I am building an app in Xcode and am now deep into the memory management portion of the project. When I use Allocations and Leaks I seem to get entirely different results from what I see in Xcode's debug panel: particularly the debug panel seems to show much higher memory usage than what I see in Allocations and it also seems to highlight leaks that as far as I can tell (1) do not exist and (2) are confirmed to not exist by the Leaks tool. Is this thing useless, or even worse, misleading?

Here was a new one: today it told me I was using >1 GB of memory but its little memory meter read significantly <1 GB (and was still wrong if the Allocations data is accurate). Picture below.

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UPDATE: I ran VM Tracker in a 38-minute session and it does appear virtual memory accounts for the difference between allocations / leaks and the memory gauge. Picture below. I'm not entirely sure how to think about this yet. Our game uses a very large number of textures that are swapped. I imagine this is common in most games of our scale (11 boards, 330 levels; each board and map screen has unique artwork).

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You are probably using the Memory Gauge while running in the Simulator using a Debug build configuration. Both of those will give you misleading memory results. The only reliable way to know how memory is being managed is to run on a device using a Release build. Instruments uses the Release build configuration, so it's already going to be better than just running and using the Memory Gauge.

Moreover, it is a known flaw that the Xcode built-in memory tools, such as the Memory Debugger, can generate false positives for leaks.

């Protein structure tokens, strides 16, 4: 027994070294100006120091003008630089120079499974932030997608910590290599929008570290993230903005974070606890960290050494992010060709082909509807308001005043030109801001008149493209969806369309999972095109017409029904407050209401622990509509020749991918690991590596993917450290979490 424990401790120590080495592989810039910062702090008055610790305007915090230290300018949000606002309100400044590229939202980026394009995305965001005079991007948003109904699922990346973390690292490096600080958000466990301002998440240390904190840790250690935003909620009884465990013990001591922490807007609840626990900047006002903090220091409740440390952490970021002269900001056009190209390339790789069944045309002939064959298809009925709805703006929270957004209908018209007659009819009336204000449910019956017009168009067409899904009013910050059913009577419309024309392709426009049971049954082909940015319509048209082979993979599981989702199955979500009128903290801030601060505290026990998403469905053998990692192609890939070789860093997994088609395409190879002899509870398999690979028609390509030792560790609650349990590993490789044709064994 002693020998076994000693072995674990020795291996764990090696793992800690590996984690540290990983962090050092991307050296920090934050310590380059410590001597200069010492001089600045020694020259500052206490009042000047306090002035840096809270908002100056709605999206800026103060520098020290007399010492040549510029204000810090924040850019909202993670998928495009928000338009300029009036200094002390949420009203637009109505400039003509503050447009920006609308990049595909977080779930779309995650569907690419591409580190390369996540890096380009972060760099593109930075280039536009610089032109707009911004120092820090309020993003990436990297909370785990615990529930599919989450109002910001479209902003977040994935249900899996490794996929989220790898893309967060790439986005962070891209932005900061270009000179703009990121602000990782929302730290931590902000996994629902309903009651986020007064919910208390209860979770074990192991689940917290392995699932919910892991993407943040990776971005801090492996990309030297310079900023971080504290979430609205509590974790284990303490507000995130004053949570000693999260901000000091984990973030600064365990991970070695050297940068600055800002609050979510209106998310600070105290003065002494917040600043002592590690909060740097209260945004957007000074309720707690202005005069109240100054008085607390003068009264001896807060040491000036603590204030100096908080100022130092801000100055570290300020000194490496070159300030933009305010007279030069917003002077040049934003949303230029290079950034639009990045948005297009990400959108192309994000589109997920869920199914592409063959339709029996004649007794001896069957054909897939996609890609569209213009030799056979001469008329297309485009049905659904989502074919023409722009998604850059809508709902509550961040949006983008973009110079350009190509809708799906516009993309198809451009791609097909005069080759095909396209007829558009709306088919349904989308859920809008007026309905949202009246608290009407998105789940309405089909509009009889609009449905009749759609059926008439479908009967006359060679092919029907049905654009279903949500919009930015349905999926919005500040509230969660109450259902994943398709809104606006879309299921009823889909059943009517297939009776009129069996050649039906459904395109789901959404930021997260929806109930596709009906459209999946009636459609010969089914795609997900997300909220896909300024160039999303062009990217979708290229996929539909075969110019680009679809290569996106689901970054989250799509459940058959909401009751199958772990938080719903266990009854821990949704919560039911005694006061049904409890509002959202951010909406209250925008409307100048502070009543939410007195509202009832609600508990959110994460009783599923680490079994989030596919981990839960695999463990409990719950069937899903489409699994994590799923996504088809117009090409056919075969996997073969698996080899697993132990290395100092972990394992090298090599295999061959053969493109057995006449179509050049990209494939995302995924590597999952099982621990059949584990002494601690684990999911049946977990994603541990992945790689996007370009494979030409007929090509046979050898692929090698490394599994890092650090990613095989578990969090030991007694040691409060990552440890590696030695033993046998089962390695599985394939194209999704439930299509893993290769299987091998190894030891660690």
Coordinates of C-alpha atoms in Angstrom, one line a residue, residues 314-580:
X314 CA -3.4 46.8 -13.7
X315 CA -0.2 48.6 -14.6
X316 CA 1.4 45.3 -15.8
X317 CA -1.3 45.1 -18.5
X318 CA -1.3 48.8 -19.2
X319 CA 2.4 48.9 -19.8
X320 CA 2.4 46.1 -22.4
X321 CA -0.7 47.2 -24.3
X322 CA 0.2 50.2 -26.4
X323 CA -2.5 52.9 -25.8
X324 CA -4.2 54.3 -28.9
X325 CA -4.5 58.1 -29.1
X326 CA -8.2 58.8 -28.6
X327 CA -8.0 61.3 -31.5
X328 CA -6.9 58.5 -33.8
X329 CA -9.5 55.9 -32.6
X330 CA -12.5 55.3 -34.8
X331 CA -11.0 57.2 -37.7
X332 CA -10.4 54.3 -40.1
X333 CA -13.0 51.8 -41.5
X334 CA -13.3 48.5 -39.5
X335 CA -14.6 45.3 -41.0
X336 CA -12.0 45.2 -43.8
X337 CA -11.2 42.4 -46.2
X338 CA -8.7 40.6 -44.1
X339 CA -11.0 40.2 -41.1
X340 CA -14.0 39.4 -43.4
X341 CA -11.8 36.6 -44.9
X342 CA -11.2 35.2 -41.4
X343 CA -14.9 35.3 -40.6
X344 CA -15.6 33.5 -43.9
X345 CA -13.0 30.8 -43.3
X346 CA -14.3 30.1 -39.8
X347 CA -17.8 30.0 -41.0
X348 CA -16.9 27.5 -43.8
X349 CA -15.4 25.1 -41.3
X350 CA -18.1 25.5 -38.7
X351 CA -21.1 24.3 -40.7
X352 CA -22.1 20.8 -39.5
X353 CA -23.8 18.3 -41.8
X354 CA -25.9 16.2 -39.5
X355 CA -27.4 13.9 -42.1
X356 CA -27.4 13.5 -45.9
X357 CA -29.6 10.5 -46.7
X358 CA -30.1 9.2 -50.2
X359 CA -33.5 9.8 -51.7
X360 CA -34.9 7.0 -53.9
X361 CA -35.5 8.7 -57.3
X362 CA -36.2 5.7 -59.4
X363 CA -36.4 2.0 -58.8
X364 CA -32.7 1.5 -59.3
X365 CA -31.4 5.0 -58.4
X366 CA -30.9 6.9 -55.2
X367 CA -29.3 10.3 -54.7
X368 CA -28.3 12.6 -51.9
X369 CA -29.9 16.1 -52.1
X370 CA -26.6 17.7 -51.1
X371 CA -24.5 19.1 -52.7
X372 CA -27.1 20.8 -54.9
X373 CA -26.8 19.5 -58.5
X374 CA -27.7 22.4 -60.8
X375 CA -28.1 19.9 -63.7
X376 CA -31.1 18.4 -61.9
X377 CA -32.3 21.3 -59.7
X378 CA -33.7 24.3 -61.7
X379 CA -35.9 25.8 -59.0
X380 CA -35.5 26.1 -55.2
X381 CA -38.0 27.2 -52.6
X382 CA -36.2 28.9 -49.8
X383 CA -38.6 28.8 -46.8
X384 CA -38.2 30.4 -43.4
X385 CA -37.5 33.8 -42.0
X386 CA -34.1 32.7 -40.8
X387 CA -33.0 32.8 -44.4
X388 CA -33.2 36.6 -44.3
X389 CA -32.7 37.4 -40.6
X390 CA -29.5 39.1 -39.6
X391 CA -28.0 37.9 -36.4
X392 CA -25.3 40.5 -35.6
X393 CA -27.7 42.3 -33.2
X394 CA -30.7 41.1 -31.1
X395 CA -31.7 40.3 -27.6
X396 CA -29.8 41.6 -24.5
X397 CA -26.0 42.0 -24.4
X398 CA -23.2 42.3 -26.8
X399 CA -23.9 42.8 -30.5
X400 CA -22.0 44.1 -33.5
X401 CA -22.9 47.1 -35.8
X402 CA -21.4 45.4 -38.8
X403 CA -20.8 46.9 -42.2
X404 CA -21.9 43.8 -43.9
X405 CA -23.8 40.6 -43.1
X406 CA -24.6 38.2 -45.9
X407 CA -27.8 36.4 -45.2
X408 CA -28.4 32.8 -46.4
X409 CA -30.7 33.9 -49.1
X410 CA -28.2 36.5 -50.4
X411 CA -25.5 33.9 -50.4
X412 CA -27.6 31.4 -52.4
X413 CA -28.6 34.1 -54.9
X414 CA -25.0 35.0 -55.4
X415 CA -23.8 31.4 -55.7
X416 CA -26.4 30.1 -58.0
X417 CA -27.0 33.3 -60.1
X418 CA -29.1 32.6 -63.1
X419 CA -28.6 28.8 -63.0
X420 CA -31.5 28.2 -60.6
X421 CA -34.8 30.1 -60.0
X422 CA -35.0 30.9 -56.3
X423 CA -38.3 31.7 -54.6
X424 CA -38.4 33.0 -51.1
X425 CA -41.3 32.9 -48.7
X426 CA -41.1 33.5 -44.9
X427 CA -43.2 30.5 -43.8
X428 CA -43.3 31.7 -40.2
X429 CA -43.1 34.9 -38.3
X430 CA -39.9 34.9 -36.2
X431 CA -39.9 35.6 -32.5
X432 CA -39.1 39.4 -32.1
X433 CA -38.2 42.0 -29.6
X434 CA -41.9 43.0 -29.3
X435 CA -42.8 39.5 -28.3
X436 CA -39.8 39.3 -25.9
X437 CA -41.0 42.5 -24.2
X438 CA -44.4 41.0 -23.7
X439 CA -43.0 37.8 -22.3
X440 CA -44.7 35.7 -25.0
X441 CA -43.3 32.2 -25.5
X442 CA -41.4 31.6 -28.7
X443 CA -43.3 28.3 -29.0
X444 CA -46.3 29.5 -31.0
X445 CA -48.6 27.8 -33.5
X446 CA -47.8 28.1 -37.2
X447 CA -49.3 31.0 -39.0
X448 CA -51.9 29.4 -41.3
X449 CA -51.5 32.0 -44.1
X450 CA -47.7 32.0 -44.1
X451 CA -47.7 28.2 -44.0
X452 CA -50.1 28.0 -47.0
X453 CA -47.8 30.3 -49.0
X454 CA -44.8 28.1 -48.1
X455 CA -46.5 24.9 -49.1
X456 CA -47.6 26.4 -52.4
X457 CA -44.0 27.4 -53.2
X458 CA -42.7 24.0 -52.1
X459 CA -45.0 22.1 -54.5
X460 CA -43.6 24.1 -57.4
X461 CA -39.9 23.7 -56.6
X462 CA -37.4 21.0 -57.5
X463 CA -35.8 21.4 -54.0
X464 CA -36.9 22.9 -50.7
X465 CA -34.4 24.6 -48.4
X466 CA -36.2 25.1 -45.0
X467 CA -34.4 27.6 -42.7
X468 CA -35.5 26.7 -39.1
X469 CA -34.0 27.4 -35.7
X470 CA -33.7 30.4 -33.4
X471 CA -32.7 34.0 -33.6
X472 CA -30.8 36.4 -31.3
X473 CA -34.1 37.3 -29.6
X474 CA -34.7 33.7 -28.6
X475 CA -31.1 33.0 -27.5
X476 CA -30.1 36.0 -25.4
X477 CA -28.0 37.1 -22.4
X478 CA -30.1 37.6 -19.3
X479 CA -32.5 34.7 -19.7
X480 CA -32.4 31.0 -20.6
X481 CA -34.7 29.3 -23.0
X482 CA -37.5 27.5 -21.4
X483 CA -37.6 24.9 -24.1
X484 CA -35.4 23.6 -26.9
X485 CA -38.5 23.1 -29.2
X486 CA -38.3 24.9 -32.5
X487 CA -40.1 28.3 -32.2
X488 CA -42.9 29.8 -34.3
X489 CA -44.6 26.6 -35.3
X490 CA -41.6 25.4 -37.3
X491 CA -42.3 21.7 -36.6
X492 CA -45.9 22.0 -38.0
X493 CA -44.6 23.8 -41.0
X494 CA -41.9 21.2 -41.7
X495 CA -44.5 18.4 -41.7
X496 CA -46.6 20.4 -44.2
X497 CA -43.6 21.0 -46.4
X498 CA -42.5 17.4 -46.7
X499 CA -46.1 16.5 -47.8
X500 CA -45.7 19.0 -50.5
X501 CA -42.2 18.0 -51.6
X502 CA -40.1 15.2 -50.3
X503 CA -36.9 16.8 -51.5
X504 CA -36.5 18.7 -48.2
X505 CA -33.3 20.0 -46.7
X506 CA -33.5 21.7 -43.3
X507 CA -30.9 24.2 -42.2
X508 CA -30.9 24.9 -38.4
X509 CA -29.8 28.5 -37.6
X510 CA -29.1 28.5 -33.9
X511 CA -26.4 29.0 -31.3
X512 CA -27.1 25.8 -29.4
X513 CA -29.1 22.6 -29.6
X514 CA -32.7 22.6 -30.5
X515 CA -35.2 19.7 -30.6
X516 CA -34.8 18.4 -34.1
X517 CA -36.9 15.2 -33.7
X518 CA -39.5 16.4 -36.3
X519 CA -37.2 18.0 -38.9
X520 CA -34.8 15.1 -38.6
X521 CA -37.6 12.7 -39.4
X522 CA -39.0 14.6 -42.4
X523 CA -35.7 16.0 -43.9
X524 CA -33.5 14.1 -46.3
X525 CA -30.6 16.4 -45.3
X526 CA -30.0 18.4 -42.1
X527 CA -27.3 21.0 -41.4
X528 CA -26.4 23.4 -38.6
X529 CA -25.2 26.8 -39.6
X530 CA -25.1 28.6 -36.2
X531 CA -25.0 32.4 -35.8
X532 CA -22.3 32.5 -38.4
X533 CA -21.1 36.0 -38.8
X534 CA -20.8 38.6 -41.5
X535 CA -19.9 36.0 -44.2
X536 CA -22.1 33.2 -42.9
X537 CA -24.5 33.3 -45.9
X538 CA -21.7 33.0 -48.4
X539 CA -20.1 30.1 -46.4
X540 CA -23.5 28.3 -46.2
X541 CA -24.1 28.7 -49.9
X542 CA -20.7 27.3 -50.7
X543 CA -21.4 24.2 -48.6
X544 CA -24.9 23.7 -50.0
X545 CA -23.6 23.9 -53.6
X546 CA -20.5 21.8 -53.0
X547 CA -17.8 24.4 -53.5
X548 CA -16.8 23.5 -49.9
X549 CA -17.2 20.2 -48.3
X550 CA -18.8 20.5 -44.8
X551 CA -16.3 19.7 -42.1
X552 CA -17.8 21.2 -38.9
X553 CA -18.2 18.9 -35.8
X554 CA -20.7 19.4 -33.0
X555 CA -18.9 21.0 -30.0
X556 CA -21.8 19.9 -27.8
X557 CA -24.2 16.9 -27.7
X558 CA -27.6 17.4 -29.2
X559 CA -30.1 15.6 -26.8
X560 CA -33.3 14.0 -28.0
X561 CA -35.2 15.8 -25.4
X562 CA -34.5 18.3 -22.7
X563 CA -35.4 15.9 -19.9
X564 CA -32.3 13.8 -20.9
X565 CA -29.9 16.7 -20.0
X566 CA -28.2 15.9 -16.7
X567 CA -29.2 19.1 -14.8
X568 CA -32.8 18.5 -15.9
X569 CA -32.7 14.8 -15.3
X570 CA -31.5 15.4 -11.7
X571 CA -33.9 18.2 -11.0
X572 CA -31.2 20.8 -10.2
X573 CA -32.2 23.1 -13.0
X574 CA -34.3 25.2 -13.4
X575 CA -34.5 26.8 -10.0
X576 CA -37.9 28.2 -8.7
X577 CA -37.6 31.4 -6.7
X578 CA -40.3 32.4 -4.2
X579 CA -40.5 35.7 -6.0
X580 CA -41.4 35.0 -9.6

However, Instruments has its flaws as well. My experience is that, for example, it fails to catch leaks generated during app startup. Another problem is that people don't always understand how to read its output. For example, you say:

the debug panel seems to show much higher memory usage than what I see in Allocations

Yes, but Allocations is not the whole story. You are probably failing to look at the VM allocations. Those are shown separately and often constitute the reason for high memory use (because they include the backing stores for images and the view rendering tree). The Memory Gauge does include virtual memory, so this alone might account for the "difference" you think you're seeing.

So, the answer to your question is: No, the Memory Gauge is not useless. It gives a pretty good idea of when you might need to be alert to a memory issue. But you are then expected to switch to Instruments for a proper analysis.

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    Thanks, matt. Very helpful. You are correct that I am using a debug build configuration. And the stores for images / view could certainly account for the gap as I am dealing with a substantial number of textures being loaded / offloaded. – Mike Pandolfini Feb 5 at 21:19
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    matt, when you say "failing to look at the VM allocations" are you referring to the "All Anonymous VM" that I see in Allocations? I am including that in my analysis. While it is a large value, the gap between the memory gauge and all heap + all anonymous VM is still massive, which maybe is, as you said, attributable to the debug vs. release build. I am switching to release just to see how they compare now. – Mike Pandolfini Feb 5 at 21:30
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    Take a look at stackoverflow.com/a/53732447/341994 including the comments from the OP; I think your situation might be very much the same. – matt Feb 5 at 21:51
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    Thanks -- that makes sense to me. I notice debug / release builds give similar results as he did. I will check out VMTracker and report back here for posterity's sake. Thanks for the good link (and good links in the link!). – Mike Pandolfini Feb 5 at 21:58

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